Transplantation Of organs and tissues (lat. transplantare – to transplant) – replacement of missing or irreversibly damaged, due to a pathological process, tissues or organs by own tissues or organs (tissues) taken from another organism.
There is autologoustransplantation – the transplantation of organs and tissues within the same organism; isotransplantation – transplantation of organs and tissues taken from genetically identical organisms (for example, identical twins);
allotransplantation (obsolete homotransplantation) – transplantation of organs and tissues between two organisms of the same species;
xenotransplantation (obsolete heterotransplantation) – transplantation of organs and tissues between two organisms of different species.
Transplantation can be orthotopic and heterotopic. Orthotopic transplantation (greek. orthos– straight, right + topos- place) – a type of transplantation where an organ or tissue is implanted in the place of an absent or distant organ or tissue. Heterotopic transplantation (greek. heteros- another, different, unusual + topos- place) – a type of transplantation where an organ or tissue is implanted in an extrinsic place. Heterotopic T. in some cases may have an auxiliary character, for example, when the transplant (heart, liver, pancreas) has a supporting role in regard to the affected, but also, to some extent, functioning organ.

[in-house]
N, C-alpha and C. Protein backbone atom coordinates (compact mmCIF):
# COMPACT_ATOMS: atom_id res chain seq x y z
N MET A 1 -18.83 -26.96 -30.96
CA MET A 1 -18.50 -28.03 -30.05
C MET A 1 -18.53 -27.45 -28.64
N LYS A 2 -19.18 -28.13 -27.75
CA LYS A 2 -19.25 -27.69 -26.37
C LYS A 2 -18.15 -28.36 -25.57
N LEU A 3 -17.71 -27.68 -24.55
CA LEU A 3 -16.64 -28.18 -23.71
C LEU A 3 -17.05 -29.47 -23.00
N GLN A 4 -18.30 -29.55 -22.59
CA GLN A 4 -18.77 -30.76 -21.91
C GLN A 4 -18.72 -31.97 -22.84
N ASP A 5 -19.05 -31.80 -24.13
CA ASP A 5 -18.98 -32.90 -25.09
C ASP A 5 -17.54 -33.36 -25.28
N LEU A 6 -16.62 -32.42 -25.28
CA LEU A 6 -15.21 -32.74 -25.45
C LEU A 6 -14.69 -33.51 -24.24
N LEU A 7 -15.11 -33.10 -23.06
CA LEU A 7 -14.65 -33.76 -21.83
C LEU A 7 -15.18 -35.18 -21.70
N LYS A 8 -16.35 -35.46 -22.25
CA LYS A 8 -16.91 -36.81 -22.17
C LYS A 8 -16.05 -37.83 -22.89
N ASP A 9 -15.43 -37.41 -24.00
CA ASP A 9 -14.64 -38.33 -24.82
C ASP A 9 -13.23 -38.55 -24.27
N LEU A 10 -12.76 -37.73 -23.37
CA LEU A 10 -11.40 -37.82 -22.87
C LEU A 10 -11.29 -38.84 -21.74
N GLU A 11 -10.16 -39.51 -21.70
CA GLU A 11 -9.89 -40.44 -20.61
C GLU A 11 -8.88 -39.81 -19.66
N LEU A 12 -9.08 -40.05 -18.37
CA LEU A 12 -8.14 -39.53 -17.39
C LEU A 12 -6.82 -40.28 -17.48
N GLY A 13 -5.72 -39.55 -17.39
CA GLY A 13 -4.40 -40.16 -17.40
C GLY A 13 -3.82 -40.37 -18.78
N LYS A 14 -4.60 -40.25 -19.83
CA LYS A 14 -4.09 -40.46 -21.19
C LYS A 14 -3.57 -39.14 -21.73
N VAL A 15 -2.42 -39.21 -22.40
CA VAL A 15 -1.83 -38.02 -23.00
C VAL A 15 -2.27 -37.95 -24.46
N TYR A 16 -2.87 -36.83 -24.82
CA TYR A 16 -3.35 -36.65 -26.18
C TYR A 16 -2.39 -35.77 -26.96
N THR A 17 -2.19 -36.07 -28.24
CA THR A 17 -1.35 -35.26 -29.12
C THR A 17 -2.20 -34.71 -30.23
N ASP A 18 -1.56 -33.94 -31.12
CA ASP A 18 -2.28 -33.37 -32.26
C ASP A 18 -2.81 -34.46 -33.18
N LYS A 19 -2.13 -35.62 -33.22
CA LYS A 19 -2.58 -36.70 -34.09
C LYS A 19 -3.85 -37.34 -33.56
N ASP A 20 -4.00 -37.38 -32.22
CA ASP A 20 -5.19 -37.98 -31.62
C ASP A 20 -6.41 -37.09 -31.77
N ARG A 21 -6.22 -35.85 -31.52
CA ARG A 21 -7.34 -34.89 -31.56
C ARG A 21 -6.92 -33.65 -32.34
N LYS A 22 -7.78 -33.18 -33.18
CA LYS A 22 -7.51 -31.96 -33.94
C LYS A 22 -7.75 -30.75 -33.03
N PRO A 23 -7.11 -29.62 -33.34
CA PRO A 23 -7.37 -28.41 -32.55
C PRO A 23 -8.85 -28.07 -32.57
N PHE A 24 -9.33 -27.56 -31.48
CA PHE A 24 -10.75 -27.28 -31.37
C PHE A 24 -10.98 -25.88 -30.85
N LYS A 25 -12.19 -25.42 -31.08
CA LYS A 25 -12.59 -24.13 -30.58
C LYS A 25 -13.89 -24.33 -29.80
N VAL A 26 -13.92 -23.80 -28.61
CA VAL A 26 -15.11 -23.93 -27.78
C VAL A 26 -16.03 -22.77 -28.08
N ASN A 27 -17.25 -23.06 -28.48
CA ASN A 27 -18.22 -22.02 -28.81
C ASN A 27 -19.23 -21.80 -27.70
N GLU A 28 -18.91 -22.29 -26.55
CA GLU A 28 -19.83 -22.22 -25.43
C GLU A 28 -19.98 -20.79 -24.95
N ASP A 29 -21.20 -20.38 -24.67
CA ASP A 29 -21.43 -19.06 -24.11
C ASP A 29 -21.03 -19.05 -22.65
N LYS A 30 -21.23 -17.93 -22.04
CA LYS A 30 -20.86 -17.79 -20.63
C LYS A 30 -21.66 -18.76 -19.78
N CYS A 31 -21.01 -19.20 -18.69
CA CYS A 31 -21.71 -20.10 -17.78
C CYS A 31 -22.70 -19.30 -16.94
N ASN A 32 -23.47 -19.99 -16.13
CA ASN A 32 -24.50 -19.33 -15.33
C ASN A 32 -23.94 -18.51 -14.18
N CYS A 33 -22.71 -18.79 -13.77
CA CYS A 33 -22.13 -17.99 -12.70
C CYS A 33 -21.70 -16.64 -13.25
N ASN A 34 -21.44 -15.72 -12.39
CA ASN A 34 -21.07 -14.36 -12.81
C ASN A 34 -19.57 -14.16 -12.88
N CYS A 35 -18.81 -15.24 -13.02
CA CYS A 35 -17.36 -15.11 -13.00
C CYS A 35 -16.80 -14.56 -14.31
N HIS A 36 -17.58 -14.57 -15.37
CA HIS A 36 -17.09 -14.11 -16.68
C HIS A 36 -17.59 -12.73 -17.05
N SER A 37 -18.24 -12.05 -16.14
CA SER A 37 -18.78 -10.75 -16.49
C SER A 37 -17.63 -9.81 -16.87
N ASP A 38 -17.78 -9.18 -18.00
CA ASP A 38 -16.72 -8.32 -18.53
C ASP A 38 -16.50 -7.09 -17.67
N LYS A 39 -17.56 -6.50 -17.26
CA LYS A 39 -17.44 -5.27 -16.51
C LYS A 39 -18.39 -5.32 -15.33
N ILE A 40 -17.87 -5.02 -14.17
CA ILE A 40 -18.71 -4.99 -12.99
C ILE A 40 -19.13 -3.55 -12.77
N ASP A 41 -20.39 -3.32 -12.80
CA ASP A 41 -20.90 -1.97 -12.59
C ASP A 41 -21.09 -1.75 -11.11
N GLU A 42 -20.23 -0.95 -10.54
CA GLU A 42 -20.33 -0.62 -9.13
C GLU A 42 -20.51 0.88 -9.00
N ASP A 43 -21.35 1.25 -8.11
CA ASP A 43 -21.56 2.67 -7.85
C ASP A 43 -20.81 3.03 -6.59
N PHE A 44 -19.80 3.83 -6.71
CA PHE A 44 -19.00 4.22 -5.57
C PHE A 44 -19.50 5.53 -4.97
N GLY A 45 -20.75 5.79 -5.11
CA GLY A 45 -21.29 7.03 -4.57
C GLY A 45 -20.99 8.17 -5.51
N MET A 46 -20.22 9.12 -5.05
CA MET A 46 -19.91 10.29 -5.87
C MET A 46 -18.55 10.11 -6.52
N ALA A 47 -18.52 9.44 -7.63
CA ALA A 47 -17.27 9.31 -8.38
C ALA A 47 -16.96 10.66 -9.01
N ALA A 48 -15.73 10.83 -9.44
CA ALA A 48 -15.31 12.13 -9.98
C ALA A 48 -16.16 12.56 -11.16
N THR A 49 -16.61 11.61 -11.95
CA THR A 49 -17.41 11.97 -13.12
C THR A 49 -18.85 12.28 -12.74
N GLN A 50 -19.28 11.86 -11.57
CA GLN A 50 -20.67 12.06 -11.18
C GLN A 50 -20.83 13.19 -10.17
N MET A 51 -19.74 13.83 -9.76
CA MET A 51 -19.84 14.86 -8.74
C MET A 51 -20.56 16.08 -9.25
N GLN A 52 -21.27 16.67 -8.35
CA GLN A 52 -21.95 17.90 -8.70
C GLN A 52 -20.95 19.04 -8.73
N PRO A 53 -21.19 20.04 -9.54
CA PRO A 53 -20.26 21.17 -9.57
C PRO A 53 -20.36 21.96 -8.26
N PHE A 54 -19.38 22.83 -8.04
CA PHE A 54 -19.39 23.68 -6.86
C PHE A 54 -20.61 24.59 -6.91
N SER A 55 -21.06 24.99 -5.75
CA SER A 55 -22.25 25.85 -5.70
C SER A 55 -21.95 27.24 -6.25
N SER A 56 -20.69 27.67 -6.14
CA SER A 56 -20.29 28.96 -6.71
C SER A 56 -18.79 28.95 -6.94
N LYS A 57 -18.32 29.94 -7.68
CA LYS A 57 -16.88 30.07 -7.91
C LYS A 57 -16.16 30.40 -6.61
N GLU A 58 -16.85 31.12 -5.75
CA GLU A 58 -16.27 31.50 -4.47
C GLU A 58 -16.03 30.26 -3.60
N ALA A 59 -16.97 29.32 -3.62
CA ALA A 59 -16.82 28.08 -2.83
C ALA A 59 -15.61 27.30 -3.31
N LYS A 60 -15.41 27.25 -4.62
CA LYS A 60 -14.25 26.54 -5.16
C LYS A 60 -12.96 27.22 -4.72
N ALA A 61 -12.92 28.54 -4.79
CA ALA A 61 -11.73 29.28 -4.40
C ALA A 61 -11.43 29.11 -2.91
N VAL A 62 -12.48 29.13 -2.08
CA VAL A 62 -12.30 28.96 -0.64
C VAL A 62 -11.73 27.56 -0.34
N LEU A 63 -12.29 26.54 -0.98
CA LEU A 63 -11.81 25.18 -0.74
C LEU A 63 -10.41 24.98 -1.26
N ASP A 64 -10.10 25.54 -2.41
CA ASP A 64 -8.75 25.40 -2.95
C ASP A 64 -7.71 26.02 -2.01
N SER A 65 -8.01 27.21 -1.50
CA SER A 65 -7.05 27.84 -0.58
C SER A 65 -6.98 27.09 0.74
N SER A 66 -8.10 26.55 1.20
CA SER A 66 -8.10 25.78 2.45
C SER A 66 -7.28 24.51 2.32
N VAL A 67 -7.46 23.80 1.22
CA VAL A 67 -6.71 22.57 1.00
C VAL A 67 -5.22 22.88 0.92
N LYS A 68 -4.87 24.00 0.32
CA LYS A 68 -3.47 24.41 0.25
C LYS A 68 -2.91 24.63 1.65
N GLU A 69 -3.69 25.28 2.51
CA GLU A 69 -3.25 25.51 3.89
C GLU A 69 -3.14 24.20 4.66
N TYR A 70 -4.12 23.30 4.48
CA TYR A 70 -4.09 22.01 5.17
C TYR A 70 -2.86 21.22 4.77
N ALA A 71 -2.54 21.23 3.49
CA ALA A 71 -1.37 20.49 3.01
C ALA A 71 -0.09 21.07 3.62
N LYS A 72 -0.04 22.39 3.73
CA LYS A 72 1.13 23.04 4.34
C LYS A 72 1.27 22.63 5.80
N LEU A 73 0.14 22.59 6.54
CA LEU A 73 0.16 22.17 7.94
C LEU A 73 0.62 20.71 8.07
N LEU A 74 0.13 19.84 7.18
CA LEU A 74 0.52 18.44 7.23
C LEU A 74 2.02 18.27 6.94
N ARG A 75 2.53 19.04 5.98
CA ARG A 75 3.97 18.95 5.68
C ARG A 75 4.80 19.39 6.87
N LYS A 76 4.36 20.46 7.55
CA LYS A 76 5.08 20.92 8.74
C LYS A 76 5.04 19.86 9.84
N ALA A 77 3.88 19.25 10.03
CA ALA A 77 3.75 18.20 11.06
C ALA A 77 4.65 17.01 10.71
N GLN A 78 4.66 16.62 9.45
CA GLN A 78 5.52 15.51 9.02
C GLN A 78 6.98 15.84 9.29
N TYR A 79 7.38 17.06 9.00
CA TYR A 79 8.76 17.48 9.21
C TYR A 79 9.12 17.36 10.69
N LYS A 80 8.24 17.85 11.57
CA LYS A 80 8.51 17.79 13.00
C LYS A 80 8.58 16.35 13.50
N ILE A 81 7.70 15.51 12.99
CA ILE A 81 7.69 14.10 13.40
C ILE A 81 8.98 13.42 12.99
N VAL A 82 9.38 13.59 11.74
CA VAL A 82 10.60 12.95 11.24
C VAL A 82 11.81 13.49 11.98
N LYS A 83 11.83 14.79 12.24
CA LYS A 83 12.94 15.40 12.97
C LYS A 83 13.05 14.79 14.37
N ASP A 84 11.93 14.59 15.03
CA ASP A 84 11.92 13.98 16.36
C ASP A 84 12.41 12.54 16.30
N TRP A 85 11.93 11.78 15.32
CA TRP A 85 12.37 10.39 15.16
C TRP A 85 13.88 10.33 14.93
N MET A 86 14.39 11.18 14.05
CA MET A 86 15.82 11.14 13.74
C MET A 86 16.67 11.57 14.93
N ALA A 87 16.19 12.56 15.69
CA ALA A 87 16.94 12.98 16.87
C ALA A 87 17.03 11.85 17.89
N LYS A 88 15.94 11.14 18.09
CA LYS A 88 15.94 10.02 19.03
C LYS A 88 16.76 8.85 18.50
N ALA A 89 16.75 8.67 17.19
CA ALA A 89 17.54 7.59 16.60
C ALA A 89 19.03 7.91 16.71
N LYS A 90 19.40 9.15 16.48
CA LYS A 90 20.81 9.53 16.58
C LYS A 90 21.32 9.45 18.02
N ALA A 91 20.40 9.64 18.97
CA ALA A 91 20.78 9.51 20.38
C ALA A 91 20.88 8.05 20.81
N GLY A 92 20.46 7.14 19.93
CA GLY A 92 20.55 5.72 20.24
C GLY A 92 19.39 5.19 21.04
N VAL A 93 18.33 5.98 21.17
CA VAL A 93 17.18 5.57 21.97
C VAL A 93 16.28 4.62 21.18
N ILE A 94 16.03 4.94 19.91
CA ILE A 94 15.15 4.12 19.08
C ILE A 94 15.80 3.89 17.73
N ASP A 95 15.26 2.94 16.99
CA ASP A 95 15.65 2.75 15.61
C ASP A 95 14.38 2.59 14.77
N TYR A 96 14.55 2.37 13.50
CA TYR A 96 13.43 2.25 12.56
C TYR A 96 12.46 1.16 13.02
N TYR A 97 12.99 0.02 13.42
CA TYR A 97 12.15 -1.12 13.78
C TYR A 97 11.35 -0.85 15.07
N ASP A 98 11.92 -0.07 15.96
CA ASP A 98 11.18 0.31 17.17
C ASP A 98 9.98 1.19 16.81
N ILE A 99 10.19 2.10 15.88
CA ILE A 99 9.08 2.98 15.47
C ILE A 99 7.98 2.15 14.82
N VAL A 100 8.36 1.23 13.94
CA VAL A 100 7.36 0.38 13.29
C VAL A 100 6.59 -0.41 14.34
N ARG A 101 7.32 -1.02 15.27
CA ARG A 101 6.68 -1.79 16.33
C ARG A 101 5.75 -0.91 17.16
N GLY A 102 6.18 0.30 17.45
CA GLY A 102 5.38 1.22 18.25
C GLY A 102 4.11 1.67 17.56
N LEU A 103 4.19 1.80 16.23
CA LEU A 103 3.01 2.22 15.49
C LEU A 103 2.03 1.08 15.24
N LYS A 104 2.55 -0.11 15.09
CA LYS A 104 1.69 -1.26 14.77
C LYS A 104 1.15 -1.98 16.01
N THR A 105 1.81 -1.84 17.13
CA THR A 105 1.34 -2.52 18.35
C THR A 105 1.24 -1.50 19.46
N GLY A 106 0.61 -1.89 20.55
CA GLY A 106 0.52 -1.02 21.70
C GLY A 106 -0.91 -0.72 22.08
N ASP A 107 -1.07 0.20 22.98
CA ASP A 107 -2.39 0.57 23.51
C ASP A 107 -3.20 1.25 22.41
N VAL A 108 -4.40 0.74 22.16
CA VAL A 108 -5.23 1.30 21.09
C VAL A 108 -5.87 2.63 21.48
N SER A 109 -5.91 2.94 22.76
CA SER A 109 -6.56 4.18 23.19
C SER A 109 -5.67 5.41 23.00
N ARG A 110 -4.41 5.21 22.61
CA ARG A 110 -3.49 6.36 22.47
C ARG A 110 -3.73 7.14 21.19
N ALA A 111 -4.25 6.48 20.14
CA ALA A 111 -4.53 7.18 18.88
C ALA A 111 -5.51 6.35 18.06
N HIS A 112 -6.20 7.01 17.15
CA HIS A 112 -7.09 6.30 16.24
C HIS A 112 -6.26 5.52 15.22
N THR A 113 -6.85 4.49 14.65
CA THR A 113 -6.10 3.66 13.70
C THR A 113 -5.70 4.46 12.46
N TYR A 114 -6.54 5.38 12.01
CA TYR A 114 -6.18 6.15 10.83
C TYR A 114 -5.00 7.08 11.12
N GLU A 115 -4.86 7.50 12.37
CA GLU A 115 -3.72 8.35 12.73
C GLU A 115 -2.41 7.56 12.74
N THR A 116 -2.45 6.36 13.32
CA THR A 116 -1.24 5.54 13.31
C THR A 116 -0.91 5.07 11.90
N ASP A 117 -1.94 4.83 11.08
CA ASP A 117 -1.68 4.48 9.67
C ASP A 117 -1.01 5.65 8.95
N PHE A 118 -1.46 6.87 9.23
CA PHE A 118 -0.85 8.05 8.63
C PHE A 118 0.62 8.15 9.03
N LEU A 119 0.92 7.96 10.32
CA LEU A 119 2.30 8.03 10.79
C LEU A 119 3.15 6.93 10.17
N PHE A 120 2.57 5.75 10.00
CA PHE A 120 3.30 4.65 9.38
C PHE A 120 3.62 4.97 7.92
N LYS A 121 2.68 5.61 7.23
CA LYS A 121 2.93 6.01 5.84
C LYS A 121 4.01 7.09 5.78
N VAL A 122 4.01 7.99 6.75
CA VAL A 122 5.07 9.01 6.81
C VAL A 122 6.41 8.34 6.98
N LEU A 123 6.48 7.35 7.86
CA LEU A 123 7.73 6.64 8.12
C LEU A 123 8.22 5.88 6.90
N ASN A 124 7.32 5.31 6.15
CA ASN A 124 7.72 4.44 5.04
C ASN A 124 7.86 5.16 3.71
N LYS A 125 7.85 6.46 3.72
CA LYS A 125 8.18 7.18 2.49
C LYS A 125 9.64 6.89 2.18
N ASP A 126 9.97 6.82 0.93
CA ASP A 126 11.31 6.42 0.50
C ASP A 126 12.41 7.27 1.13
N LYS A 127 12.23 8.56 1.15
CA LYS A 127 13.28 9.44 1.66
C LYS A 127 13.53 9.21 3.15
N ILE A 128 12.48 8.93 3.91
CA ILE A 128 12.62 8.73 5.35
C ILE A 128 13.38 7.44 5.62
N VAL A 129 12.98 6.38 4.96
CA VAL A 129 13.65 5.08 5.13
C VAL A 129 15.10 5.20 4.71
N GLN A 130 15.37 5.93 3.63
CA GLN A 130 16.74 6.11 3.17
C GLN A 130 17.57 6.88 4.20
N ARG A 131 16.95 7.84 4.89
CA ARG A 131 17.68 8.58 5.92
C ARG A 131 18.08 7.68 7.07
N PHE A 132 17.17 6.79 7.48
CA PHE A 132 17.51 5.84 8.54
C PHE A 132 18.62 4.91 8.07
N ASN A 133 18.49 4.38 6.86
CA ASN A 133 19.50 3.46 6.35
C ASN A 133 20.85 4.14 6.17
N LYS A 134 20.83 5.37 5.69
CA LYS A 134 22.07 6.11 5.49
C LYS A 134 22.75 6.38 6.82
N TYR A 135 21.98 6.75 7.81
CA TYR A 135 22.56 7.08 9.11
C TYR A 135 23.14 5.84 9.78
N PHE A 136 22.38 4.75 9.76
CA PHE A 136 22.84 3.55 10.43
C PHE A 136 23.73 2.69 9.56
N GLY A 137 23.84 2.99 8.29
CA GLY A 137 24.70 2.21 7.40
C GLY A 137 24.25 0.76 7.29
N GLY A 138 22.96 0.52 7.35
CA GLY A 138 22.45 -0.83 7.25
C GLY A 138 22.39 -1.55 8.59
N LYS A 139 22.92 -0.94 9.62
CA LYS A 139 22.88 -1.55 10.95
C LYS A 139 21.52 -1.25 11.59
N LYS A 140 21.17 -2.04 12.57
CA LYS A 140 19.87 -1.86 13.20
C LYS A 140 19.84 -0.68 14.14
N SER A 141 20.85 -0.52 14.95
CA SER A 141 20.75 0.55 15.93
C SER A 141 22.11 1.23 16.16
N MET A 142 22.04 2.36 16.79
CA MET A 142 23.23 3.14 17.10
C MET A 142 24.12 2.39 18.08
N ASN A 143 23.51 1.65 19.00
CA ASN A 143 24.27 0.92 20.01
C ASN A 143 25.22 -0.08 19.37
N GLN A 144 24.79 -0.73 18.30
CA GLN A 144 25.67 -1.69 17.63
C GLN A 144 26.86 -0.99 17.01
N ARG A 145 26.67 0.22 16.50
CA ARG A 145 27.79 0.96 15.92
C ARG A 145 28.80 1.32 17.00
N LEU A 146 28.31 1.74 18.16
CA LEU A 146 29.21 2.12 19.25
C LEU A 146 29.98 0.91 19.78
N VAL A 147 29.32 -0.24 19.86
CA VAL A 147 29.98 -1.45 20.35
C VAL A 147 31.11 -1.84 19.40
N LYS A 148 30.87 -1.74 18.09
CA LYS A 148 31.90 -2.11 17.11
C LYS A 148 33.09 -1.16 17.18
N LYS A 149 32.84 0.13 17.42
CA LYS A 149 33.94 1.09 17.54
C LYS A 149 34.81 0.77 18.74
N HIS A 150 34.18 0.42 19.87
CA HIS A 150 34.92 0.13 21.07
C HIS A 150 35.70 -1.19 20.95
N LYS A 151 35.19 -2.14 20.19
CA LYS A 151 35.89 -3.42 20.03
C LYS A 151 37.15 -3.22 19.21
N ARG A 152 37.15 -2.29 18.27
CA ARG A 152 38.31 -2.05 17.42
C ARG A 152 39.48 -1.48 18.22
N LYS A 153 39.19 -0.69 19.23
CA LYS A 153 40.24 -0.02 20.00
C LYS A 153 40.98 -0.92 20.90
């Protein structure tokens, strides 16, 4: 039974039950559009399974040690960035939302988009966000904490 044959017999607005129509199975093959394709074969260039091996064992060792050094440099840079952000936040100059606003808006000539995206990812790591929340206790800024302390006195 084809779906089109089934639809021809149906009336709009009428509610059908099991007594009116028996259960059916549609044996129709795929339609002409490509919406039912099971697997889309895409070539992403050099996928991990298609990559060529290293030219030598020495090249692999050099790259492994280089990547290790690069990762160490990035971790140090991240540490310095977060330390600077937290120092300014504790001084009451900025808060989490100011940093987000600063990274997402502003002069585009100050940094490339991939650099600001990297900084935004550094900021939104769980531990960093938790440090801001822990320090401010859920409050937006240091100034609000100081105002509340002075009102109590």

Transplant is a piece of an organ, tissue or the whole body, which is used for transplantation. An organism, which organs or tissues for transplantation are taken from, is called a donor, and the body, to which tissues or organs are transplanted is called a recipient. To indicate that repeated transplantation of one or another transplant the term “retransplantation” is used.